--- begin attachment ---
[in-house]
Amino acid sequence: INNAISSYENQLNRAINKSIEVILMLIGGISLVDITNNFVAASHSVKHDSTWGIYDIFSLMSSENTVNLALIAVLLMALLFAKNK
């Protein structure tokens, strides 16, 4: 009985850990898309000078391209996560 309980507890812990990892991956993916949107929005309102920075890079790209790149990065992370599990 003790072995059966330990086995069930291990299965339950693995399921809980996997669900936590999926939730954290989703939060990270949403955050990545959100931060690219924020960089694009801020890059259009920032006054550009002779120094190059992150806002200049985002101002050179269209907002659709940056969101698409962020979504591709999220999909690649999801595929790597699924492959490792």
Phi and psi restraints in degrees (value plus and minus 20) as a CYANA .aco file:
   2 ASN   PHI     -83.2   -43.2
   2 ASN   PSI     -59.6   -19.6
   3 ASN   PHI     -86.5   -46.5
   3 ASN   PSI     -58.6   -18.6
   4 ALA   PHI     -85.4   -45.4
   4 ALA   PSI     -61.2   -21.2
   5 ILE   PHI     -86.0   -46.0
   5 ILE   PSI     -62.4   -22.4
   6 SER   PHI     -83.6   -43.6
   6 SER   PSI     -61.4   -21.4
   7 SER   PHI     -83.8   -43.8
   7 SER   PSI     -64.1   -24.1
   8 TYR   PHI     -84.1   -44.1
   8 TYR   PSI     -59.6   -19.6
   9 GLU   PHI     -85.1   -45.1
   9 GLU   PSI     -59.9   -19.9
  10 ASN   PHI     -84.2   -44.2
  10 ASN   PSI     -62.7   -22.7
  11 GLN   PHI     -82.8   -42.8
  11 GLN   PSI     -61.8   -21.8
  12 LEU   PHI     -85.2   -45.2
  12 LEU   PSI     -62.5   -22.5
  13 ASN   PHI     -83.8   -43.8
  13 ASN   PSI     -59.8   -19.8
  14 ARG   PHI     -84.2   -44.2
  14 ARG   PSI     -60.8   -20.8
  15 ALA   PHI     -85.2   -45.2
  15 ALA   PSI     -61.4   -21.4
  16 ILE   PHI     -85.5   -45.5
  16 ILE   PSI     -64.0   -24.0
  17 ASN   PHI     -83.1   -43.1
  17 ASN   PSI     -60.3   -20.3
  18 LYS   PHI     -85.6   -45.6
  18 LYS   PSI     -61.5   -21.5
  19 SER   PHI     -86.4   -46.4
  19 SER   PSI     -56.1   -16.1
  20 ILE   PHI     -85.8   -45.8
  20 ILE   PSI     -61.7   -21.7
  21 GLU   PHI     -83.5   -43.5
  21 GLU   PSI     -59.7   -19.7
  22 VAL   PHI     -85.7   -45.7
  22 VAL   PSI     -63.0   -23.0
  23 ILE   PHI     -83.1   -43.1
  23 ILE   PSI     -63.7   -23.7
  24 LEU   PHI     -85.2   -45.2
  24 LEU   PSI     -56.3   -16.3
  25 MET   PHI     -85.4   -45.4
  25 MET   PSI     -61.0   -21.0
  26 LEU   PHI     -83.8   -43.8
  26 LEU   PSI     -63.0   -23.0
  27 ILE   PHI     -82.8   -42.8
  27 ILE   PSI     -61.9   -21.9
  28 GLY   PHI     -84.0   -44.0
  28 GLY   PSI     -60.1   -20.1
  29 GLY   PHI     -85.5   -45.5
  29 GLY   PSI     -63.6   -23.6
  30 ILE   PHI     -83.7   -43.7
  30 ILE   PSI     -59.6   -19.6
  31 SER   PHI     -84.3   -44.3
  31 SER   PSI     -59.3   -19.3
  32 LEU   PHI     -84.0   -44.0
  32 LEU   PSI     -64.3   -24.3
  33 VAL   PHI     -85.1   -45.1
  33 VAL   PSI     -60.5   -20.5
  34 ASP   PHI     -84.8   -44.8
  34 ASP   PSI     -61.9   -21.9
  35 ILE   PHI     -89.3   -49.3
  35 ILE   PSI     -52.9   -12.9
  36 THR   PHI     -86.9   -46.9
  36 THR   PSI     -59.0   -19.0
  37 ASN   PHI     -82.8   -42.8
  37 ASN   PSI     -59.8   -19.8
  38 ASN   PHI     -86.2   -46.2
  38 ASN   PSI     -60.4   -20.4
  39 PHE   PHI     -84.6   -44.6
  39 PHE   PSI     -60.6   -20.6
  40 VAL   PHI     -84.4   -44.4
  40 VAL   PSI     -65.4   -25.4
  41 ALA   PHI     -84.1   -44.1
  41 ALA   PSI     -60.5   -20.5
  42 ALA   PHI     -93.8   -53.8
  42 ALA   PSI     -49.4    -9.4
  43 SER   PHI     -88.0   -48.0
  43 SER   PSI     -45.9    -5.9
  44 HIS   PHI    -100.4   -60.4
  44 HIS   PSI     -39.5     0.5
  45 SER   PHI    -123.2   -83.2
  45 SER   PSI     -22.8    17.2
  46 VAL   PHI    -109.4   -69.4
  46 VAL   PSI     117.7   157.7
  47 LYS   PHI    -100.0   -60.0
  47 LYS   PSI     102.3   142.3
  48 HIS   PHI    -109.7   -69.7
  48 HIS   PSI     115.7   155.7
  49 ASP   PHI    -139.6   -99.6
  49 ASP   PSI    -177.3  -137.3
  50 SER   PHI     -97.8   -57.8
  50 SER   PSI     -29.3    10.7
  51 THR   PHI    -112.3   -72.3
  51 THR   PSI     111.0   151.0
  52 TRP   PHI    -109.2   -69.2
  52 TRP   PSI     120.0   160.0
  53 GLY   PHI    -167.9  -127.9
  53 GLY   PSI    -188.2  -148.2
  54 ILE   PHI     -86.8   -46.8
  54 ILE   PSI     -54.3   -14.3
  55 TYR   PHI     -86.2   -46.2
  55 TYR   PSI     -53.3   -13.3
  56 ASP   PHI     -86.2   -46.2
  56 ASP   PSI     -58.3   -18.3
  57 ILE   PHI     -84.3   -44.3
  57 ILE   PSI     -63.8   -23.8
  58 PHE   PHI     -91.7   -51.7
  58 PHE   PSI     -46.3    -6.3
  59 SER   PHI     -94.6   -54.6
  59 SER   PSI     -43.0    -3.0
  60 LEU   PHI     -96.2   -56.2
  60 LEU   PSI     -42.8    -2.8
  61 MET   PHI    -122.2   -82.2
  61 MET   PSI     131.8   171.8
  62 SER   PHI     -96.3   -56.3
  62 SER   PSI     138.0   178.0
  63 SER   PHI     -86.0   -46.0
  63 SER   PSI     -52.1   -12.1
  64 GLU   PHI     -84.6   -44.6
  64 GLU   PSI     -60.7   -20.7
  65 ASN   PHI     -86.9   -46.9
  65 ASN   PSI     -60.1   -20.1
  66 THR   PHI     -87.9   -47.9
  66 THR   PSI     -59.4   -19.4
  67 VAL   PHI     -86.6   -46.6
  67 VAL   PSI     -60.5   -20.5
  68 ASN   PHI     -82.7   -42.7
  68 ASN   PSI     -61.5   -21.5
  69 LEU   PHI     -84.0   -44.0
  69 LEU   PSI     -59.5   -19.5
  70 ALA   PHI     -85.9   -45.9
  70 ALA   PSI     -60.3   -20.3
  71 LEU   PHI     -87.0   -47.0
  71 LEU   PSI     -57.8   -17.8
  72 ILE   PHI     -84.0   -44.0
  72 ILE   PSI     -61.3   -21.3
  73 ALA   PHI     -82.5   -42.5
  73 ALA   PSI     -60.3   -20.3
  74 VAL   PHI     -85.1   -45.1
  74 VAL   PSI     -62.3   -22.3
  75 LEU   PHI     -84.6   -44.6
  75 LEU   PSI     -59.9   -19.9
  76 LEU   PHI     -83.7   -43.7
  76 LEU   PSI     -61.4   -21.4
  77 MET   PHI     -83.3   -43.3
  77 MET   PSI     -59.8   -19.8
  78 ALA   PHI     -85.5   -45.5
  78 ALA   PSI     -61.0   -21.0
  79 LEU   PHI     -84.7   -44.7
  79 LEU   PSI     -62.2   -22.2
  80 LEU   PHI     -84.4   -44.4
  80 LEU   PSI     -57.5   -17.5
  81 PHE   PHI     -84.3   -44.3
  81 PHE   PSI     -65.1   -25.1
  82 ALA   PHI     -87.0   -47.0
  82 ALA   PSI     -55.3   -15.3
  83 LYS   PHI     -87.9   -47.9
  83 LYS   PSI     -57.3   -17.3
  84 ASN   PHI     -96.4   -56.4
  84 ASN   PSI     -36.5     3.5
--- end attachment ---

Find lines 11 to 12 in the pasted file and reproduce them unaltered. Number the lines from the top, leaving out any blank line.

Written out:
   5 ILE   PHI     -86.0   -46.0
   5 ILE   PSI     -62.4   -22.4